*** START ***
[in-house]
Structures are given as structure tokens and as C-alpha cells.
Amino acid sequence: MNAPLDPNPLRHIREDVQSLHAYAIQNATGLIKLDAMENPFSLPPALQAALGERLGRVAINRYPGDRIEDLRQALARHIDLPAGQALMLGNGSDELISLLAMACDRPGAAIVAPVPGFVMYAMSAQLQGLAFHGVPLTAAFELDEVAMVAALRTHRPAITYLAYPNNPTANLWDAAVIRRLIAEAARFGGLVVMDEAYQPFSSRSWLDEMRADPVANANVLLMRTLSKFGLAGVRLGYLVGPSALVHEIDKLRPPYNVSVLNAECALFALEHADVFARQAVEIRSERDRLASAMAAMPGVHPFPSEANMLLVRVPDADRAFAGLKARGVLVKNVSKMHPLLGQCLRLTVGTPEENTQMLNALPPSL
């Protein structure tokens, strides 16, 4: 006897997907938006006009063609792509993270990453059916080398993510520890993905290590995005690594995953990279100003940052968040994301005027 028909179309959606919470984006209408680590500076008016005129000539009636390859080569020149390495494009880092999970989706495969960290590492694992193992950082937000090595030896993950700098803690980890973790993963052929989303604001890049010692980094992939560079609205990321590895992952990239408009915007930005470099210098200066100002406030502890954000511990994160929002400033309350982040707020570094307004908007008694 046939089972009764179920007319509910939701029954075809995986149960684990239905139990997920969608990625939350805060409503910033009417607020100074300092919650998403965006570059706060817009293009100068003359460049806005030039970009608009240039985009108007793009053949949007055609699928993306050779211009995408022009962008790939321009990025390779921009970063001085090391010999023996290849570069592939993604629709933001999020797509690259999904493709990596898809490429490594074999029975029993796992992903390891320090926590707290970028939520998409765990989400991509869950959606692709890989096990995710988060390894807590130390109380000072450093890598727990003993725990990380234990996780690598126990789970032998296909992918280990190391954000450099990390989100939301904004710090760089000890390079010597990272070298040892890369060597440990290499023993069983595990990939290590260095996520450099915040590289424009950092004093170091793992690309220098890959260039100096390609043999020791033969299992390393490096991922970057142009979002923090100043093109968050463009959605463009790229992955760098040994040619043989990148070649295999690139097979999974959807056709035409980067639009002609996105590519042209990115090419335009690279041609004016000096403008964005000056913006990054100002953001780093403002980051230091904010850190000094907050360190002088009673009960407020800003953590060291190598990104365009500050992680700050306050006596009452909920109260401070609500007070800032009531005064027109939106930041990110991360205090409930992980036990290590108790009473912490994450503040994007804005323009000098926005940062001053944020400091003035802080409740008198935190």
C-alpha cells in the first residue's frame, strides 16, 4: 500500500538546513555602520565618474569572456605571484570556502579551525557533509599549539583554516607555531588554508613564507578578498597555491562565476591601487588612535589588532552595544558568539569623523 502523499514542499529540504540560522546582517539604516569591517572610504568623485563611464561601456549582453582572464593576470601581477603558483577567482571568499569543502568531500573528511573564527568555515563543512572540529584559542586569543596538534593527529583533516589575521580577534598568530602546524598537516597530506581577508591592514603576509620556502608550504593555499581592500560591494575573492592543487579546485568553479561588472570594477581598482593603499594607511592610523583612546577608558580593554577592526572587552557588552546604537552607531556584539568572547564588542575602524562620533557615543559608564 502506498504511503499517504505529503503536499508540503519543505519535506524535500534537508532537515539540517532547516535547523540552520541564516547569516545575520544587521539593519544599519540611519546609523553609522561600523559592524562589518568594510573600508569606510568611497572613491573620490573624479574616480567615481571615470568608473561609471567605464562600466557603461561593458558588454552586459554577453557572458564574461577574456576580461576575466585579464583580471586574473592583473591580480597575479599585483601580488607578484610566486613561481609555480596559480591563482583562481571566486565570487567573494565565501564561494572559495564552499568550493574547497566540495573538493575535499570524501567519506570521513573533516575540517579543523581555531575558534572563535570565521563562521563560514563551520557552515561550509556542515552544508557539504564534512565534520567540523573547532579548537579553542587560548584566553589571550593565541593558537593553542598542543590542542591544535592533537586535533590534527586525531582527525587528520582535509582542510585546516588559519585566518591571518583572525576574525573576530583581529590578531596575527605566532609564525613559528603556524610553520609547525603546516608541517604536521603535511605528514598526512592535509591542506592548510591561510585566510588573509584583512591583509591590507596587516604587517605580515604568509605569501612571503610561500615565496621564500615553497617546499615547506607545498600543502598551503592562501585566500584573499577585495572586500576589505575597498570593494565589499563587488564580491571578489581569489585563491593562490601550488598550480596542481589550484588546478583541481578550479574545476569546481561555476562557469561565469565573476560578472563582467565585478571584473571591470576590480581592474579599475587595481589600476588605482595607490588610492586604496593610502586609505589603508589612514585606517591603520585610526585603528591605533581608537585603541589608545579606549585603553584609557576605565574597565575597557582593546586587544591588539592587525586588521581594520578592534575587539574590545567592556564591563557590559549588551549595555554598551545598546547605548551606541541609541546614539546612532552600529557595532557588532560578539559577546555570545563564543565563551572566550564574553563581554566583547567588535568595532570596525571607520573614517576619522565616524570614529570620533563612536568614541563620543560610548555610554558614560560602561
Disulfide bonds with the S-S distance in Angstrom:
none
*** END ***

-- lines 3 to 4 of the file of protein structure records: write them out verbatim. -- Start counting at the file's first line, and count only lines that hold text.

Amino acid sequence: MNAPLDPNPLRHIREDVQSLHAYAIQNATGLIKLDAMENPFSLPPALQAALGERLGRVAINRYPGDRIEDLRQALARHIDLPAGQALMLGNGSDELISLLAMACDRPGAAIVAPVPGFVMYAMSAQLQGLAFHGVPLTAAFELDEVAMVAALRTHRPAITYLAYPNNPTANLWDAAVIRRLIAEAARFGGLVVMDEAYQPFSSRSWLDEMRADPVANANVLLMRTLSKFGLAGVRLGYLVGPSALVHEIDKLRPPYNVSVLNAECALFALEHADVFARQAVEIRSERDRLASAMAAMPGVHPFPSEANMLLVRVPDADRAFAGLKARGVLVKNVSKMHPLLGQCLRLTVGTPEENTQMLNALPPSL
């Protein structure tokens, strides 16, 4: 006897997907938006006009063609792509993270990453059916080398993510520890993905290590995005690594995953990279100003940052968040994301005027 028909179309959606919470984006209408680590500076008016005129000539009636390859080569020149390495494009880092999970989706495969960290590492694992193992950082937000090595030896993950700098803690980890973790993963052929989303604001890049010692980094992939560079609205990321590895992952990239408009915007930005470099210098200066100002406030502890954000511990994160929002400033309350982040707020570094307004908007008694 046939089972009764179920007319509910939701029954075809995986149960684990239905139990997920969608990625939350805060409503910033009417607020100074300092919650998403965006570059706060817009293009100068003359460049806005030039970009608009240039985009108007793009053949949007055609699928993306050779211009995408022009962008790939321009990025390779921009970063001085090391010999023996290849570069592939993604629709933001999020797509690259999904493709990596898809490429490594074999029975029993796992992903390891320090926590707290970028939520998409765990989400991509869950959606692709890989096990995710988060390894807590130390109380000072450093890598727990003993725990990380234990996780690598126990789970032998296909992918280990190391954000450099990390989100939301904004710090760089000890390079010597990272070298040892890369060597440990290499023993069983595990990939290590260095996520450099915040590289424009950092004093170091793992690309220098890959260039100096390609043999020791033969299992390393490096991922970057142009979002923090100043093109968050463009959605463009790229992955760098040994040619043989990148070649295999690139097979999974959807056709035409980067639009002609996105590519042209990115090419335009690279041609004016000096403008964005000056913006990054100002953001780093403002980051230091904010850190000094907050360190002088009673009960407020800003953590060291190598990104365009500050992680700050306050006596009452909920109260401070609500007070800032009531005064027109939106930041990110991360205090409930992980036990290590108790009473912490994450503040994007804005323009000098926005940062001053944020400091003035802080409740008198935190």